Raising the Roof, a national charity dedicated to finding long-term solutions to homelessness, recently raised the ire of Leaside residents by executing arguably one of the most creative marketing campaigns by a GTA nonprofit in many years. It was designed to put the spotlight on homelessness.
Businesses in Leaside might want to duplicate the efforts of Raising the Roof and Leo Burnett, their pro bono advertising partner.
“In the week leading up to people making their decision [federal election], we wanted to make sure homelessness and housing is top of mind,” said Caitlin Boros, marketing and communications coordinator for Raising the Roof. “It was very immediate [the reaction]. People were stopped by it right away.”
In today’s era of increasingly short attention spans the charity was able to cut through the noise of 24/7 media. Virtually every media outlet in Toronto, whether we’re talking TV, radio or print including Marketing magazine, covered the hoax which started with the charity putting up a sign in front of the old Sleep Country location on Bayview announcing the Jefferson Homeless Shelter was opening Nov. 30.
Of course we now know it was all a big ruse.
Raising the Roof filmed the interaction with local residents turning the footage into a YouTube video (https://www.youtube.com/watch?v=vH3ILFaG_Lw) that was released on Thanksgiving Day. Appropriate.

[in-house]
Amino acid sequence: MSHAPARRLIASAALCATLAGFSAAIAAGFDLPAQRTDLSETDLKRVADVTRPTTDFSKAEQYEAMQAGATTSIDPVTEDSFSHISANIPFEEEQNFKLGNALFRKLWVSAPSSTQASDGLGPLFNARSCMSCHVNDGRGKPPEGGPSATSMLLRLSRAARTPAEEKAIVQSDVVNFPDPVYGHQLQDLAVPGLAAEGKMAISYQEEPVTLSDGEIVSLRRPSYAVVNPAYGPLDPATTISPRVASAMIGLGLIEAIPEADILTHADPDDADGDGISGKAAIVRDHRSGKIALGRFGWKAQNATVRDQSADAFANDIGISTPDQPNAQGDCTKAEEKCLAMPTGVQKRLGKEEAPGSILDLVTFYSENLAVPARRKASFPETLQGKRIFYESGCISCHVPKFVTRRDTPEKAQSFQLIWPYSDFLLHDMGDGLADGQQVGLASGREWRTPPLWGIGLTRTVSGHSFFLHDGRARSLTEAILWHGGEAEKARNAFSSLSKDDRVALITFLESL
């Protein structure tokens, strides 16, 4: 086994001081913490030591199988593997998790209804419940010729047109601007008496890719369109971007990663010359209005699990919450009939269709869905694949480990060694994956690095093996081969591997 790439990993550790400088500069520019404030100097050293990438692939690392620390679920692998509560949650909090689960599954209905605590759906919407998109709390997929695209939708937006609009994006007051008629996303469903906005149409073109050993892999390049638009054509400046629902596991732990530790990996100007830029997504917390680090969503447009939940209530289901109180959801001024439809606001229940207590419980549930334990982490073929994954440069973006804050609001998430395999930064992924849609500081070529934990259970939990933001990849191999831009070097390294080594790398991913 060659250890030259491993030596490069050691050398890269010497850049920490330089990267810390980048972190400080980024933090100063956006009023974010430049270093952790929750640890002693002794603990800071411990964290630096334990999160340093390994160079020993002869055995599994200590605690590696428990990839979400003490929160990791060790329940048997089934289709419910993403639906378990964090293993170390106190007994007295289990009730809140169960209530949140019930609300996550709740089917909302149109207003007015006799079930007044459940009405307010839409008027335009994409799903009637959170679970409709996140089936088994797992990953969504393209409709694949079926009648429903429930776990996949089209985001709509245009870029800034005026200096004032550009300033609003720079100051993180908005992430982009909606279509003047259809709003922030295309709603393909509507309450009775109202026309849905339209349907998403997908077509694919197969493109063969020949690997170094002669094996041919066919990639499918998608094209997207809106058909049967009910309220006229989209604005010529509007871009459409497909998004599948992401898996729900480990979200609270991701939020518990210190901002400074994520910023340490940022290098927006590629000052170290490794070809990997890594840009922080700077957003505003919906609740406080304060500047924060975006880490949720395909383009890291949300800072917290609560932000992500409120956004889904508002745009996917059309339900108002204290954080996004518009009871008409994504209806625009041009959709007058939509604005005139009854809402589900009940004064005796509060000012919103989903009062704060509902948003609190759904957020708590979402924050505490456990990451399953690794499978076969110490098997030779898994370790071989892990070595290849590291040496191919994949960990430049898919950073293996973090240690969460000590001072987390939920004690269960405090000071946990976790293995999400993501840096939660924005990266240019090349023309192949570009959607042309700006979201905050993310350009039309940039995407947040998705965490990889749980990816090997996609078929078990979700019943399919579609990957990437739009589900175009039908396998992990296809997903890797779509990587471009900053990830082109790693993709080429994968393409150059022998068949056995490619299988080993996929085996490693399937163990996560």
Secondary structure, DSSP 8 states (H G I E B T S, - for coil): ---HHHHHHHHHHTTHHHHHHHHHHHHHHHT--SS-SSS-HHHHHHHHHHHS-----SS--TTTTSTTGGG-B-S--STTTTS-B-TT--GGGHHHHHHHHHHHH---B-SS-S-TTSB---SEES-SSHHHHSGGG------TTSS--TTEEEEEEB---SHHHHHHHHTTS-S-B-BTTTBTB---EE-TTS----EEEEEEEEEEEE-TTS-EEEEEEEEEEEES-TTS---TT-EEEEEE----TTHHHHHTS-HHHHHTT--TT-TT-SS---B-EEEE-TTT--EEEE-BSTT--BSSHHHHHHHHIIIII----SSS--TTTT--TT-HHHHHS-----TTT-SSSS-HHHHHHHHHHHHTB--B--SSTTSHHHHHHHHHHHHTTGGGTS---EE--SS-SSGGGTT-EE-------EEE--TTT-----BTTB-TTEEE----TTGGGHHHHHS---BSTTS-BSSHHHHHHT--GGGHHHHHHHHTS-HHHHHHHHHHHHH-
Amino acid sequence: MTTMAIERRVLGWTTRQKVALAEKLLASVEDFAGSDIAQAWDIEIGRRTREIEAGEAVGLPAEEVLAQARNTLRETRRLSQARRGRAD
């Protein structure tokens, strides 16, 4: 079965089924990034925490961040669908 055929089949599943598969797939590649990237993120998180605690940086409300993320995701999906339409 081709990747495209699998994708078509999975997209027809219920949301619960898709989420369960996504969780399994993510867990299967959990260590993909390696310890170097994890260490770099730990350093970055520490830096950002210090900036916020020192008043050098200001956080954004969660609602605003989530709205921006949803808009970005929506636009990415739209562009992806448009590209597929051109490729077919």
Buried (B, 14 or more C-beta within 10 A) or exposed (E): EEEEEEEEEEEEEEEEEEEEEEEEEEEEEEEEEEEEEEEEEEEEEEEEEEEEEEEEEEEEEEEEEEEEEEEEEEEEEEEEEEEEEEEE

Representatives from the charity claim that Leaside wasn’t chosen because it was an affluent neighbourhood but rather because it has vacant storefronts (not a good quality for any retail business area) and doesn’t have the same homelessness situation as exists downtown.
The Toronto Star ran an article about the homeless shelter that contained hundreds of comments, most making it pretty clear that a significant portion of Torontonians don’t feel sorry for the plight of Leasiders, many of whom were distressed by the initiative.
Our community has gained a bit of a reputation for Nimbyism. And as anyone knows a reputation is gained far easier than it is lost. Those residents who felt either violated or deceived or were concerned about falling real estate prices in the area as a result of a homeless shelter might want to reconsider their priorities.
Homeless people have to live somewhere. Why not Leaside?
Raising the Roof did what any good organization would do to garner new support for its business or cause. I think it should be commended, not vilified.
It was a call to action, one Bill Veeck, the master baseball promoter, would have wholeheartedly endorsed.
Leaside businesses take note.
The kind of outside-the-box thinking exemplified by Raising the Roof’s Jefferson Homeless Shelter initiative, while controversial, is exactly what struggling retailers in the area need to do to compete in a big-box era.
Do what Raising the Roof did: Get noticed.